New approaches to software development also mean new challenges.
Software development changed radically with DevOps -- practices that combine elements of development and operations. The traditional approach, involving major and infrequent updates based on long development cycles and significant testing, often resulted in user dissatisfaction or frustration. The DevOps approach -- releasing smaller, more frequent updates -- reduces errors and strengthens the critical relationship between software engineering, quality assurance and IT.
DevOps practices promise to alleviate the silos and communication gaps that usually exist between software engineers, IT, QA and other parts of the business. DevOps should create complete transparency within the business to facilitate agile planning and prompt decision-making. So, as the organization integrates DevOps, avoid creating new silos, like a separate DevOps team.
Traditional long-cycle software updates provide significant changes and additions, which can create substantial bugs and unforeseen consequences. The subsequent release is months away so these bugs won't be addressed quickly. Long-cycle software development often fosters a disconnect between the business and software team; business goals change and software design goals don't change with them. The software product might never fully meet the organization's goals.
DevOps projects must identify and align with business needs -- always ask why you're taking up a DevOps approach and what success will look like. For example, if the business is losing customers fed up with bugs in the software, a DevOps specific goal will be to shorten the cycle to fix bugs or grapple with fewer bugs in each new release, improving customer retention.
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The short cycle times used in DevOps projects allow ample opportunities for feedback and to measure success. A DevOps paradigm can fall short of expected results when the criteria for success is not measured or reviewed frequently. In the example goal of fixing bug problems, decide how to measure the criteria for customer retention and/or satisfaction and then review those metrics regularly to gauge the success of adopting DevOps. Organizations will quickly see what is and isn't working and can make adjustments to improve results.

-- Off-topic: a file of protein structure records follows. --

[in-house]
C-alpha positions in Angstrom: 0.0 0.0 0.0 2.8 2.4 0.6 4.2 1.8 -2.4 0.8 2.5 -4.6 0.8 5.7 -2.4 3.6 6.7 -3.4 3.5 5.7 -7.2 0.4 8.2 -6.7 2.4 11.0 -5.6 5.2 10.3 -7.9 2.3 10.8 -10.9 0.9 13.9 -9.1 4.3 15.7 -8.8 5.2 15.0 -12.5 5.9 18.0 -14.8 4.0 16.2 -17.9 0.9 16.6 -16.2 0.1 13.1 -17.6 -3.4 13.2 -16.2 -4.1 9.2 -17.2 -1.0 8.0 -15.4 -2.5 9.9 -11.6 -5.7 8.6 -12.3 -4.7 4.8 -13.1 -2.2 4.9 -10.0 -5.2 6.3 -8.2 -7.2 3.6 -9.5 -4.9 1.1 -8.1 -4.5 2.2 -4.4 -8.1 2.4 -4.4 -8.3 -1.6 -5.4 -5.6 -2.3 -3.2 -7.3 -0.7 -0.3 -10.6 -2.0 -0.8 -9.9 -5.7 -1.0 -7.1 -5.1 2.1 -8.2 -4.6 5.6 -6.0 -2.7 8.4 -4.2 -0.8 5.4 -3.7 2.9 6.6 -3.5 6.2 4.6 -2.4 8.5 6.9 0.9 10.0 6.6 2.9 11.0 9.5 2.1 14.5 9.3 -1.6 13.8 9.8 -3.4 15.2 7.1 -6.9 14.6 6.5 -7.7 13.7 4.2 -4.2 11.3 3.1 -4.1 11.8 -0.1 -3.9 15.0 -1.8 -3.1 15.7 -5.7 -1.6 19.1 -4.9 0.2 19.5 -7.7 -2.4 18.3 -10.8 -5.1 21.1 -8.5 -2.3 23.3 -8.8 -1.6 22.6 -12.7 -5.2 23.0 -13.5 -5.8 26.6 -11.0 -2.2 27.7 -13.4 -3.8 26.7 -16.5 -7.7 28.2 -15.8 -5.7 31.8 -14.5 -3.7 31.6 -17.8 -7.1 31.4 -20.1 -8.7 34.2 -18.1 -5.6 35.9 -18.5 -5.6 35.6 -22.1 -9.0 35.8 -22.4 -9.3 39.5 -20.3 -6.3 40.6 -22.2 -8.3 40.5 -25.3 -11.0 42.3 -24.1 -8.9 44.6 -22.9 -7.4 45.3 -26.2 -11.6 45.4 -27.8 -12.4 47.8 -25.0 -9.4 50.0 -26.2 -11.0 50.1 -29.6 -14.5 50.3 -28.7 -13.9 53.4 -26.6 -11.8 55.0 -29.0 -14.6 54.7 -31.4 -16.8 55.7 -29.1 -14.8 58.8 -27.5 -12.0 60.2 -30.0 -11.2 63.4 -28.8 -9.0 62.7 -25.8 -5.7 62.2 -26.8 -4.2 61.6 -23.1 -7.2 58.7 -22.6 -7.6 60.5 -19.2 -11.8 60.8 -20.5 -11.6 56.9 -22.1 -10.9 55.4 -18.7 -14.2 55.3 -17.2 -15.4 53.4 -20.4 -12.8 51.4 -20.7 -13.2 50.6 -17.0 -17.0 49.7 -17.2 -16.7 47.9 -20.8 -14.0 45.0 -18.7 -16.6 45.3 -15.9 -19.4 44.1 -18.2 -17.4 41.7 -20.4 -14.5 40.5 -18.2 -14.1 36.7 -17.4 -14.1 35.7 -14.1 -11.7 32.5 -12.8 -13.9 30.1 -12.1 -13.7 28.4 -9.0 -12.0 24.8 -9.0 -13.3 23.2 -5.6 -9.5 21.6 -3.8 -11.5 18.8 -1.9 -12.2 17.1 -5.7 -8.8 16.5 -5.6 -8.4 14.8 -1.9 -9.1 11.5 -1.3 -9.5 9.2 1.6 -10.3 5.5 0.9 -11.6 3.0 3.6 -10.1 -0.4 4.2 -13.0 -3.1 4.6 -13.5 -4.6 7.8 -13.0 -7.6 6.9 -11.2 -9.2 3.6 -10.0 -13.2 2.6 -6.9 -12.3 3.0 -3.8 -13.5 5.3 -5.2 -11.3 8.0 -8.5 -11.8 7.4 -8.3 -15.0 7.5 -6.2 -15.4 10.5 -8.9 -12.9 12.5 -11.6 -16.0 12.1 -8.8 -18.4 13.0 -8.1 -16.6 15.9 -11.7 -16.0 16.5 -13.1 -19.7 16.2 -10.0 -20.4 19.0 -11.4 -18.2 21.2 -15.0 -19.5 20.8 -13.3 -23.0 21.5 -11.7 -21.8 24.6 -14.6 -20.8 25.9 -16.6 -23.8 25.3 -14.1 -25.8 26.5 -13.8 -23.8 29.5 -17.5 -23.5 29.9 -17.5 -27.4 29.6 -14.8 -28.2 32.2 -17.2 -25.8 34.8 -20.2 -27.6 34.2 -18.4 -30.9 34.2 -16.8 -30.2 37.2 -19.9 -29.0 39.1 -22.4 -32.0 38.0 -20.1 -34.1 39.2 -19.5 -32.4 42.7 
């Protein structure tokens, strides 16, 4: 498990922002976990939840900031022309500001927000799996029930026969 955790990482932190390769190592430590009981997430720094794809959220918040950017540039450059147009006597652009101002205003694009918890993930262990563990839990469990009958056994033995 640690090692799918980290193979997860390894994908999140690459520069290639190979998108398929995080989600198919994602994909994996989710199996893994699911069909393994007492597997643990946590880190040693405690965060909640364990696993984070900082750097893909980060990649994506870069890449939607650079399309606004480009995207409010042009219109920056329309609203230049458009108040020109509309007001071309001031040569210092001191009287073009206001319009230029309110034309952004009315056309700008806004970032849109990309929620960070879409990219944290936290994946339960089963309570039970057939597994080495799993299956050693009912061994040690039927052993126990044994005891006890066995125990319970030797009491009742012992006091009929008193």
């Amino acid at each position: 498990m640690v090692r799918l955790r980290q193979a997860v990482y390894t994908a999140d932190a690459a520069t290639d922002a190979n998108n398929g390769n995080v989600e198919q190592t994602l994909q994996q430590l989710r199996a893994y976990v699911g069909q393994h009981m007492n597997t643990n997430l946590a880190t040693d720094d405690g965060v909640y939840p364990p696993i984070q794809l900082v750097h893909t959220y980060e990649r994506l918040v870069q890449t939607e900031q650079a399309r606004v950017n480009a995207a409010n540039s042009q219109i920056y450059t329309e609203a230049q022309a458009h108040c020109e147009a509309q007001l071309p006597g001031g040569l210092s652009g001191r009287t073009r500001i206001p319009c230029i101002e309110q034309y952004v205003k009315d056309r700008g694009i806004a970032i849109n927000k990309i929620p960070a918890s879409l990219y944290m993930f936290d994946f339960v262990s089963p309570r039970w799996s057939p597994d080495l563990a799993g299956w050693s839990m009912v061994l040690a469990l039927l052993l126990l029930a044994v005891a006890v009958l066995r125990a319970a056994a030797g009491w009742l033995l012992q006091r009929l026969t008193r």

IT organizations built on traditional development practices experience roadblocks when adopting DevOps. Consider a project-by-project approach to DevOps, rather than a sudden and complete shift. Start with less-critical projects, identifying and correcting organizational roadblocks as they emerge. As the company culture and processes adapt to accommodate DevOps practices, the paradigm can be applied to more important and high-profile projects.
DevOps is more about project management than it is about particular software languages or platforms. Software engineering, IT, QA and many more groups have to collaborate. Current software and organizational tools generally work fine to start. As DevOps projects scale out and become more frequent, many additional tools can improve your organization's approach:
- Git and GitHub provide code repositories that support version control and downloading.
- Perforce Software and similar vendors provide a revision control system for software development.
- Testing code can be handled through tools like open-source Jenkins.
- Nagios or Sensu monitor the ways that code changes impact the environment.
- LogStash can parse log entries to help developers see how code is performing.
- Main configuration management platforms, such as Chef, Puppet and other platform options, can be augmented with tools like Berkshelf, which fetches and deploys cookbooks to Chef. Similarly, tools like Test Kitchen Vagrant can run Check cookbooks without disrupting the Chef server -- easing cookbook development.
This is only a small sampling of tools that will augment DevOps practices. There are countless other options, so test and evaluate options depending on your organization's specific goals and requirements.
Is cloud computing a required DevOps element?
With traditional software development, new versions are rarely tested in full production environments. Chronically, functional or performance oversights go unnoticed in the development environment without real-world conditions to expose them.
DevOps developers successfully use private or public cloud to create more complex environments that simulate production use for version testing. The scalable, self-service nature of cloud computing allows developers to provision and migrate new versions for testing with little -- if any -- reliance on IT administrators. This makes testing faster and simpler than traditional provisioning requests to IT.
Public cloud is usually preferable because it offers high scalability and self-service without any danger of exhausting local IT resources. When testing is complete, the public cloud resources can be released to save money until the next testing cycle starts.
Now that you have an idea of how to start out with DevOps practices, take the DevOps quiz to gauge your proficiency.
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